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Weekend washout leaves this month wetter than July 1976

Currently, July this year is the 13th driest on record, the Met Office said.

Heavy rain during the past few days means this month will end up wetter than July 1976.

An average 49.9mm of rain fell across the UK from July 1 to July 29, according to provisional figures from the Met Office.

The total for the whole of July 1976, when the UK was in the middle of a blistering heatwave, was 43.3mm.

With further rain forecast this week, the final total for July 2018 could be even higher.

A surfer at Brighton beach took advantage of the changing conditions (Kirsty O’Connor/PA)

Meanwhile, Saturday was the first day since June 23 that no part of the UK reached temperatures above 25C (77F), the Met Office said.

Meteorologist Alex Burkill said: “It was a welcome change I think. People were hoping, particularly in the South East, for something a bit fresher and that’s what the weekend brought.

“But temperatures are going to rise again as we go through this week. I think by Friday we could quite easily be getting temperatures just above the 30s (86F).

“The heat is going to be a bit more widespread. More places across central southern England will see high 20s and low 30s, whereas last Thursday and Friday it was really just the South East.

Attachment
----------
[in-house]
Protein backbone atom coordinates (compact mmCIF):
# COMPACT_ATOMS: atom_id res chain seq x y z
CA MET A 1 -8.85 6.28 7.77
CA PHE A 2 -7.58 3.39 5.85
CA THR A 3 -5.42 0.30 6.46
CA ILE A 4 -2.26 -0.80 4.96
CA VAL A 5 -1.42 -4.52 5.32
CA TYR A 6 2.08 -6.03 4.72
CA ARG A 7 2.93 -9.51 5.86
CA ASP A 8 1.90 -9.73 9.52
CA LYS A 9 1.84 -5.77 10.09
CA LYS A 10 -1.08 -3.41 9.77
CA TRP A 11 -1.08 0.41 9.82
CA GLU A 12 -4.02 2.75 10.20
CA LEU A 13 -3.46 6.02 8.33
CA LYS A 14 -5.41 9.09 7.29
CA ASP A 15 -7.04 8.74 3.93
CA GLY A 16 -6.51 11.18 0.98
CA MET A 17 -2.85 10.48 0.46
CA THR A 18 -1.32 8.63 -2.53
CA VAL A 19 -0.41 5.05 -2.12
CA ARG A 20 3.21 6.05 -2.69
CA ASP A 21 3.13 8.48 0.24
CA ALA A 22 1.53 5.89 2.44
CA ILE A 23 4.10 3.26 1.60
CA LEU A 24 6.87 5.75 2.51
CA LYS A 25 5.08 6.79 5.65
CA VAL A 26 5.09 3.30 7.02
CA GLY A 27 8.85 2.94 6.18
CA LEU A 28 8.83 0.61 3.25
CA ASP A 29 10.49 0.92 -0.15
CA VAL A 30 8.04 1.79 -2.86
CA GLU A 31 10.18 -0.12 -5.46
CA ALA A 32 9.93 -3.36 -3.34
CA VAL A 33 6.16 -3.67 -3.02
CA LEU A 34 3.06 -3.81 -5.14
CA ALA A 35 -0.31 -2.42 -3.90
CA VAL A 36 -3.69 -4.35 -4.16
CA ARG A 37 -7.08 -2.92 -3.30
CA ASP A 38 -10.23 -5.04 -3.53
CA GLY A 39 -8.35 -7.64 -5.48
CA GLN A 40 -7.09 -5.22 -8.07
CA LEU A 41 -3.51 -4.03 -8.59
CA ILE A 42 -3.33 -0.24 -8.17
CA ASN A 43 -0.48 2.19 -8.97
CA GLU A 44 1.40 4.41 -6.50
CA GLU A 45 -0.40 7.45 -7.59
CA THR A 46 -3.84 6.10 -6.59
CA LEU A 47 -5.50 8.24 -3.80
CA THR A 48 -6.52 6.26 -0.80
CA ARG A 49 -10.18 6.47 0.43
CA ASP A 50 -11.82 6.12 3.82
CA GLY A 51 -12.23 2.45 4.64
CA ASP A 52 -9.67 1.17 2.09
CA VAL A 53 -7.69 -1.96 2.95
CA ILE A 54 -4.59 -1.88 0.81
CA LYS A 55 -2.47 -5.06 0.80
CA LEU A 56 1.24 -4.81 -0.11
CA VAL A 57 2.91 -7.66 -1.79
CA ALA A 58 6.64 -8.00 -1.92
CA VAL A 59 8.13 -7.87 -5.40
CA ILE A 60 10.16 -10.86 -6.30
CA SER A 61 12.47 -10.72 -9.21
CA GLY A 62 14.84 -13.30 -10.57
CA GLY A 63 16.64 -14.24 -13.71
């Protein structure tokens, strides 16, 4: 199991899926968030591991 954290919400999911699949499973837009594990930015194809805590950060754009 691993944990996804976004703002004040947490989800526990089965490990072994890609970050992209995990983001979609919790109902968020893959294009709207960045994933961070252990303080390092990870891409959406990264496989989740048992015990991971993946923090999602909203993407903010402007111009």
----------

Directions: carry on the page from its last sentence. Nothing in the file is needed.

“It looks like it’s going to stay very warm through much of August, temperatures are going to be generally quite a bit above average for the whole month.”

Although the heatwave is set to continue, it should be punctuated by cool, fresh spells similar to the weekend, said Mr Burkill, adding: “If it’s fresher weather you’re after don’t give up all hope for August.”

Two photos taken on Sunday July 29 (top) and Wednesday July 25 (below), showing the changing weather conditions at Bournemouth beach in Dorset (PA)

By contrast, the north and west will be cooler and see cloudier weather with a risk of showers.

But temperatures are set to remain above average, with much of Scotland and Northern Ireland set to enjoy temperatures in the low 20s as the week progresses.

The UK suffered a long heatwave during the summer of 1976, which helped make July 1976 the joint ninth driest on record.

Currently, July this year is the 13th driest on record, the Met Office said.

The driest ever July was in 1955, when an average of 30.6mm rainfall was measured across the UK.

Comparable records for rainfall date back to 1910.

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